"May one ask if you originated this religion you have come to preach to England?"

"Certainly not. I am a pupil of a great Indian sage, Ramakrishna Paramahamsa. He was not what one might call a very learned man, as some of our sages are, but a very holy one, deeply imbued with the spirit of the Vedanta philosophy. When I say philosophy, I hardly know whether I ought not to say religion, for it is really both. You must read Professor Max Müller's account of my Master in a recent number of the Nineteenth Century. Ramakrishna was born in the Hooghly district in 1836 and died in 1886. He produced a deep effect on the life of Keshab Chandra Sen and others. By discipline of the body and subduing of the mind he obtained a wonderful insight into the spiritual world. His face was distinguished by a childlike tenderness, profound humility, and remarkable sweetness of expression. No one could look upon it unmoved."

"Then your teaching is derived from the Vedas?"

"Yes, Vedanta means the end of the Vedas, the third section or Upanishads, containing the ripened ideas which we find more as germs in the earlier portion. The most ancient portion of the Vedas is the Samhitâ, which is in very archaic Sanskrit, only to be understood by the aid of a very old dictionary, the Nirukta of Yâska."

"I fear that we English have rather the idea that India has much to learn from us; the average man is pretty ignorant as to what may be learnt from India."

"That is so, but the world of scholars know well how much is to be learnt and how important the lesson. You would not find Max Müller, Monier Williams, Sir William Hunter, or German Oriental scholars making light of Indian abstract science."

. . . The Swami gives his lecture at 39 Victoria Street. All are made welcome, and as in ancient apostolic times, the new teaching is without money and without price. The Indian missionary is a mall of exceptionally fine physique; his command of English can only be described as perfect.

C. S. B.

(The Hindu, Madras, February, 1897)

Q. -The theory that the universe is false seems to be understood in the following senses: (a) the sense in which the duration of perishing forms and names is infinitesimally small with reference to eternity; (b) the sense in which the period between any two Pralayas (involution of the universe) is infinitesimally small with reference to eternity; (c) the sense in which the universe is ultimately false though it has an apparent reality at present, depending upon one sort of consciousness, in the same way as the idea of silver superimposed on a shell or that of a serpent on a rope, is true for the time being, and, in effect, is dependent upon a particular condition of mind; (d) the sense in which the universe is a phantom just like the son of a barren woman or like the horns of a hare.

In which of these senses is the theory understood in the Advaita philosophy?

A. -There are many classes of Advaitists and each has understood the theory in one or the other sense. Shankara taught the theory in the sense (c), and it is his teaching that the universe, as it appears, is real for all purposes for everyone in his present consciousness, but it vanishes when the consciousness assumes a higher form. You see the trunk of a tree standing before you, and you mistake it for a ghost. The idea of a ghost is for the time being real, for it works on your mind and produces the same result upon it as if it were a ghost. As soon as you discover it to be a stump, the idea of the ghost disappears. The idea of a stump and that of the ghost cannot co-exist, and when one is present, the other is absent.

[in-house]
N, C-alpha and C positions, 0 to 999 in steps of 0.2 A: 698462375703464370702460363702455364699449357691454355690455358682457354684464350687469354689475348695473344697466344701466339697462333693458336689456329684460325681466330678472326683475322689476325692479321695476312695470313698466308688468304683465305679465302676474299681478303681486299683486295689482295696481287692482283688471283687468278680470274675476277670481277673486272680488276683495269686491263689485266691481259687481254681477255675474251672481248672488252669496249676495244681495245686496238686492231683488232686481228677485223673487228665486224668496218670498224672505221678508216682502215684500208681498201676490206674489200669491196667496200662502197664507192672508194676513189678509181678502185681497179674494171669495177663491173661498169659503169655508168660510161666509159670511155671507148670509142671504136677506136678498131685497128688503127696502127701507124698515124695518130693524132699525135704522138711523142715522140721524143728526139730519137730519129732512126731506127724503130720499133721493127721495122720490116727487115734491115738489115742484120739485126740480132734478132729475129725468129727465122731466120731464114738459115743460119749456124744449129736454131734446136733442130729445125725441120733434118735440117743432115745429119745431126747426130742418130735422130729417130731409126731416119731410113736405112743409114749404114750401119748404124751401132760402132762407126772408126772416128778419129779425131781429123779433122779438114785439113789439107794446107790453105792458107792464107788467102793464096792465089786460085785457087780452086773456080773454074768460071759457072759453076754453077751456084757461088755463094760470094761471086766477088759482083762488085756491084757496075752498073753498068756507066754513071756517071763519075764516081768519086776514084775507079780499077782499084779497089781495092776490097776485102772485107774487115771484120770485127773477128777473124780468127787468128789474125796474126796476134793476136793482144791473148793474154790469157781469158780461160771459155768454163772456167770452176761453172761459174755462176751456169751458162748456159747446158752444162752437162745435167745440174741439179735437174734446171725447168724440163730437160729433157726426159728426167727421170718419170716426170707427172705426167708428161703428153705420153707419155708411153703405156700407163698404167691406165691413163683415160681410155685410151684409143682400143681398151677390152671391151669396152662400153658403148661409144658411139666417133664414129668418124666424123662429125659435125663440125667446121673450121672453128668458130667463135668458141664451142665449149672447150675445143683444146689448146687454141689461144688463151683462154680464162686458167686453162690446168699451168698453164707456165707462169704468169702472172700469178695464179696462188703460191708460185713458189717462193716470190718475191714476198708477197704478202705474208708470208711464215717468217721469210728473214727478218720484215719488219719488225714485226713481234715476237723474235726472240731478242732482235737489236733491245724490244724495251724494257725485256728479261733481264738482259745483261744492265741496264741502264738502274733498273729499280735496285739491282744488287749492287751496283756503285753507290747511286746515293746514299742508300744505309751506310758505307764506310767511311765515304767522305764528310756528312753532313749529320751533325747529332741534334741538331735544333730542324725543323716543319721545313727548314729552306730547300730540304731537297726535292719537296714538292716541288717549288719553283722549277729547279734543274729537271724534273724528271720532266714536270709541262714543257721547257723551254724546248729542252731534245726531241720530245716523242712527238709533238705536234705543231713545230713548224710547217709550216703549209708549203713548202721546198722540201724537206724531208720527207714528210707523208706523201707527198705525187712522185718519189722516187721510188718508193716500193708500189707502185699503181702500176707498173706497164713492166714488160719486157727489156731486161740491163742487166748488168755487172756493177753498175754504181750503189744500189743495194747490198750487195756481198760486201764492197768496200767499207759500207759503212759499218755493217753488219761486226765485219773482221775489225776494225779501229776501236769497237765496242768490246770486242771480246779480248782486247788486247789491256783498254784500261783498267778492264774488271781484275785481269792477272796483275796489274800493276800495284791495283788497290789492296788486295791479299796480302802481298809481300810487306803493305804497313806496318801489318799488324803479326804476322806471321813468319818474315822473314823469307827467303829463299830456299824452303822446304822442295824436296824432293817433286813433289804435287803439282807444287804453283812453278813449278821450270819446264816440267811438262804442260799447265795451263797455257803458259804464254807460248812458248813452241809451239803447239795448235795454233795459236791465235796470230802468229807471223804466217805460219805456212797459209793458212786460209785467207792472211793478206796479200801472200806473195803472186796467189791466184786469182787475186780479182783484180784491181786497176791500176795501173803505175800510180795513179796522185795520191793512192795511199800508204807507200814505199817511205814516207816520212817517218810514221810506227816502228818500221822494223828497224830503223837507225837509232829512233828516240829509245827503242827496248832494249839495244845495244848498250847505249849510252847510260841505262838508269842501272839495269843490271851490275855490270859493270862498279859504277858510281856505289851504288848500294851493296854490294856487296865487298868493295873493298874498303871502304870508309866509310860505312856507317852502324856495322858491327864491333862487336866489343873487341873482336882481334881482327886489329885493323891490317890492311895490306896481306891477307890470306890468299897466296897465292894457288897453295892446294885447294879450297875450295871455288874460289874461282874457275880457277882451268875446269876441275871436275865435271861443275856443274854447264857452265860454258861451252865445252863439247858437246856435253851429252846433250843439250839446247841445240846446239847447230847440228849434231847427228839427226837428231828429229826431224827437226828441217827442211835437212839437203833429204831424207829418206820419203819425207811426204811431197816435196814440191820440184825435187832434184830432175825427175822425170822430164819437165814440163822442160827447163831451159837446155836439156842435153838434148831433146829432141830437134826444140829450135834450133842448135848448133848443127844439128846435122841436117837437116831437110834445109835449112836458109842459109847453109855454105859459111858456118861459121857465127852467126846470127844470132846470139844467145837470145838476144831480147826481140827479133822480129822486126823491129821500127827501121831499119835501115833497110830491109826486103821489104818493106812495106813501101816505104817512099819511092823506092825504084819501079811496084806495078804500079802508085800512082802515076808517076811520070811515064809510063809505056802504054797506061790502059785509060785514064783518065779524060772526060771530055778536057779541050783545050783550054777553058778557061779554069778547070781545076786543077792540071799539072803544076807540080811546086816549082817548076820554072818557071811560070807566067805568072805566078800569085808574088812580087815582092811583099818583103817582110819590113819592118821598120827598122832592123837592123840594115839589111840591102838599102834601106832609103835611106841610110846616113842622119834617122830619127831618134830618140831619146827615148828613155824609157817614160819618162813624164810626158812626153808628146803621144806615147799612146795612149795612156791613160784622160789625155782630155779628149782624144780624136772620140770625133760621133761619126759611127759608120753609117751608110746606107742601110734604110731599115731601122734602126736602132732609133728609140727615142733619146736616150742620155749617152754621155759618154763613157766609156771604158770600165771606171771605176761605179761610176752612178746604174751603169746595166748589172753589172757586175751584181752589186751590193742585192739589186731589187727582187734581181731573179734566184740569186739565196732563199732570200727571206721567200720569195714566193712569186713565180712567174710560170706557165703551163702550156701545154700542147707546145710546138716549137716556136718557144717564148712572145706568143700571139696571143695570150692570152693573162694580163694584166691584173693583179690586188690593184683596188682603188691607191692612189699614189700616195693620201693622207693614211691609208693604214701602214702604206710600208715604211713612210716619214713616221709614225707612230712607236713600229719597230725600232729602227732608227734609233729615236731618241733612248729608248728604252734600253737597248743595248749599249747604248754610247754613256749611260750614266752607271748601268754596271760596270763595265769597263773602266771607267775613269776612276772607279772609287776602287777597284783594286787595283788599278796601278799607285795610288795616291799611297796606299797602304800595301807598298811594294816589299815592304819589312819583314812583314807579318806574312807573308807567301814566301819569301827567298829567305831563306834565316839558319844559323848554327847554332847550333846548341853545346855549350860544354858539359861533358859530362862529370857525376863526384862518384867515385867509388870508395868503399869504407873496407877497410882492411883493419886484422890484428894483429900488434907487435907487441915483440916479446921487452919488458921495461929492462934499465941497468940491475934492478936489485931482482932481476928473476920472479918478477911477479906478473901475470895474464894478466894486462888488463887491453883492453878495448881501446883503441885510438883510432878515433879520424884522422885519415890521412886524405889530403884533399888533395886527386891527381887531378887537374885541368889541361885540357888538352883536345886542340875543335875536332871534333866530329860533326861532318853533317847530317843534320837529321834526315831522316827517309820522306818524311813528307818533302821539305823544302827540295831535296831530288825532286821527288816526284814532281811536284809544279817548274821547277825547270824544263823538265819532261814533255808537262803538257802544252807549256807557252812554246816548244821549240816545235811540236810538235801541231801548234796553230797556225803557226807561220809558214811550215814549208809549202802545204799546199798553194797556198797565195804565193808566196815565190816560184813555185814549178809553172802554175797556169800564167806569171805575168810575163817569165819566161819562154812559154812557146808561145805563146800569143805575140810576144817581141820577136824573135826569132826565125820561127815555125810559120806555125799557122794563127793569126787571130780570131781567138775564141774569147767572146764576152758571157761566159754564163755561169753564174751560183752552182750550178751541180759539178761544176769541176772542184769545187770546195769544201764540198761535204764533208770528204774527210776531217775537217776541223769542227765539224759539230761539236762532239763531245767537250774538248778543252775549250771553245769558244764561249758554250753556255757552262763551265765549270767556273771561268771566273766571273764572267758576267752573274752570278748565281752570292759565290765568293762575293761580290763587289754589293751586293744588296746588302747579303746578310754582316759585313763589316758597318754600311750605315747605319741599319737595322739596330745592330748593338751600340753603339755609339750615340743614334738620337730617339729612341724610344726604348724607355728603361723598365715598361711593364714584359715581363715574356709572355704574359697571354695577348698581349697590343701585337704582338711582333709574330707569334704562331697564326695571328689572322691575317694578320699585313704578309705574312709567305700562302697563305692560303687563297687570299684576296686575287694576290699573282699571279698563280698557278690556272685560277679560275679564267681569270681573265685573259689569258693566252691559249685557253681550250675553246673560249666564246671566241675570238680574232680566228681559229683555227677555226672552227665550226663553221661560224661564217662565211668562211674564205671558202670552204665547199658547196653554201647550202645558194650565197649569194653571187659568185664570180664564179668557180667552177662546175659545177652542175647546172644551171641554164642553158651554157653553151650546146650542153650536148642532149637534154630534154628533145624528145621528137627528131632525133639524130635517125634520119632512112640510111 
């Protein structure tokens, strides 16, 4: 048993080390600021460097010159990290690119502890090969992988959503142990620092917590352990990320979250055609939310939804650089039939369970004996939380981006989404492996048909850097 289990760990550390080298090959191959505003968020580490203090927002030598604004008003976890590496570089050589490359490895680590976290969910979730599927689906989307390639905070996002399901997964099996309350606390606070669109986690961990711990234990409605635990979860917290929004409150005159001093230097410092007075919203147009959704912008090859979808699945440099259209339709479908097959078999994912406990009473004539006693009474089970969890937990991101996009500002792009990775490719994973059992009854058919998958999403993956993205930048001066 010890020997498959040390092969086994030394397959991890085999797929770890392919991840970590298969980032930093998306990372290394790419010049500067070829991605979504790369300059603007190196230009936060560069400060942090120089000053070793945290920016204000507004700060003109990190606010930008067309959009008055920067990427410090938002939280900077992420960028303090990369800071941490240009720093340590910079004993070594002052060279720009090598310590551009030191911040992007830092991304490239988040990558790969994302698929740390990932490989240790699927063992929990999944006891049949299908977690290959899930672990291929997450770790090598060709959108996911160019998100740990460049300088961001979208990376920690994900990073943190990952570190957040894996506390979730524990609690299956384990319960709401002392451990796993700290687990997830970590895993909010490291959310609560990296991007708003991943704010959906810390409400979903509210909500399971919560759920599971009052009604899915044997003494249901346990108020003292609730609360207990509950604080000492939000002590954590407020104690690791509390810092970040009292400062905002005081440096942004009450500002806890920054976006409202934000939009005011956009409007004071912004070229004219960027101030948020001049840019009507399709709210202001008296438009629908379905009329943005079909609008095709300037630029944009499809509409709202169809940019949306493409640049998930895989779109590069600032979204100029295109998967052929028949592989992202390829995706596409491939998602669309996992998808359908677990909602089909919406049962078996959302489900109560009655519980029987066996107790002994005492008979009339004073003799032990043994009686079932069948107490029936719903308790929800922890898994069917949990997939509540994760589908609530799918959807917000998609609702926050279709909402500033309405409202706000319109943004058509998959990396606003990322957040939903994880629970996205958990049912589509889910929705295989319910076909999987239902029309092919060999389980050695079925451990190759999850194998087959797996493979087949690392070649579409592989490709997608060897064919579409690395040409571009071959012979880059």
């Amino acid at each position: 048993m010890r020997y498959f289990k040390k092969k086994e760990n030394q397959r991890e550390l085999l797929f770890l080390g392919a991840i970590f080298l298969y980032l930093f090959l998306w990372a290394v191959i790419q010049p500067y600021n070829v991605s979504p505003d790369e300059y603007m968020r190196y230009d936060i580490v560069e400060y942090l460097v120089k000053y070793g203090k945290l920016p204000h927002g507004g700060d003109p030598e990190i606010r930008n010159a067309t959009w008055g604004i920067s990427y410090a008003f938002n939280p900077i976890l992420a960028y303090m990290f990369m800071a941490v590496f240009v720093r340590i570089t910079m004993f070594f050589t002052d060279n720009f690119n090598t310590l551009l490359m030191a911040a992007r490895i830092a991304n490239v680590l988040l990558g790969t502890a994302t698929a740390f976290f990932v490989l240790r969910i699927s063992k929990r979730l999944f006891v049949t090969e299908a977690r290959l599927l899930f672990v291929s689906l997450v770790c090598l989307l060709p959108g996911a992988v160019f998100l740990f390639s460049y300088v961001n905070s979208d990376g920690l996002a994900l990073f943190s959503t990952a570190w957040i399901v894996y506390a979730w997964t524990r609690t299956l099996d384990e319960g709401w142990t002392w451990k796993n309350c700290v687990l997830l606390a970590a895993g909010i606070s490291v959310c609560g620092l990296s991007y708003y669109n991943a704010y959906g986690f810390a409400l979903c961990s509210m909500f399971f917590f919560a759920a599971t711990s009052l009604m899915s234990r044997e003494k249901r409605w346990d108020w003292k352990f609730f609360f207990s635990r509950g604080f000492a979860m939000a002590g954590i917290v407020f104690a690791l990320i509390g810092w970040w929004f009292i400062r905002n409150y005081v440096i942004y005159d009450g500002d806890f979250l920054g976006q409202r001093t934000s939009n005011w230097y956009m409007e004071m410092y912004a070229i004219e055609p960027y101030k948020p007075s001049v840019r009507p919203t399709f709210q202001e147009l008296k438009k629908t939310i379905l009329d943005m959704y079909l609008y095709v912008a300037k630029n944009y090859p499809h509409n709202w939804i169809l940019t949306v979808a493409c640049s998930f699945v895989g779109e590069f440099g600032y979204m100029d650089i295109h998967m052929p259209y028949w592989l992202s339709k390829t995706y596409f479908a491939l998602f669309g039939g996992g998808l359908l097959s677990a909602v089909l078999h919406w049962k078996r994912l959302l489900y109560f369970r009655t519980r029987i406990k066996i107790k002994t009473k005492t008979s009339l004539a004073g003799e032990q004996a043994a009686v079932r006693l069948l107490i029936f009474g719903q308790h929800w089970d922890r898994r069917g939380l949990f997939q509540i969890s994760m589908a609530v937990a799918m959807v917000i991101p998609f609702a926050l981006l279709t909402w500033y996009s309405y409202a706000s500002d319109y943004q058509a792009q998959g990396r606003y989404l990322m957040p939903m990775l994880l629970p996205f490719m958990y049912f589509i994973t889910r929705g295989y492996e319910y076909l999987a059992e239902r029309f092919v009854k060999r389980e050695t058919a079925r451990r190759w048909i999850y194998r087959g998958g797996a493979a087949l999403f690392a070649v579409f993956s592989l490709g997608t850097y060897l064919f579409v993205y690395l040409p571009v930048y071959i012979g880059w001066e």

Q. -Is not the sense (d) also adopted in some of the writings of Shankara?

A. -No. Some other men who, by mistake, carried Shankara's notion to an extreme have adopted the sense (d) in their writing. The senses (a) and (b) are peculiar to the writings of some other classes of Advaita philosophers but never received Shankara's sanction.

Q. -What is the cause of the apparent reality?

A. -What is the cause of your mistaking a stump for a ghost? The universe is the same, in fact, but it is your mind that creates various conditions for it.

Q. -What is the true meaning of the statement that the Vedas are beginningless and eternal? Does it refer to the Vedic utterances or the statements contained in the Vedas? If it refers to the truth involved in such statements, are not the sciences, such as Logic, Geometry, Chemistry, etc., equally beginningless and eternal, for they contain an everlasting truth?

A. -There was a time when the Vedas themselves were considered eternal in the sense in which the divine truths contained therein were changeless and permanent and were only revealed to man. At a subsequent time, it appears that the utterance of the Vedic hymns with the knowledge of its meaning was important, and it was held that the hymns themselves must have had a divine origin. At a still later period the meaning of the hymns showed that many of them could not be of divine origin, because they inculcated upon mankind performance of various unholy acts, such as torturing animals, and we can also find many ridiculous stories in the Vedas. The correct meaning of the statement "The Vedas are beginningless and eternal" is that the law or truth revealed by them to man is permanent and changeless. Logic, Geometry, Chemistry, etc., reveal also a law or truth which is permanent and changeless, and in that sense they are also beginningless and eternal. But no truth or law is absent from the Vedas, and I ask any one of you to point out to me any truth which is not treated of in them.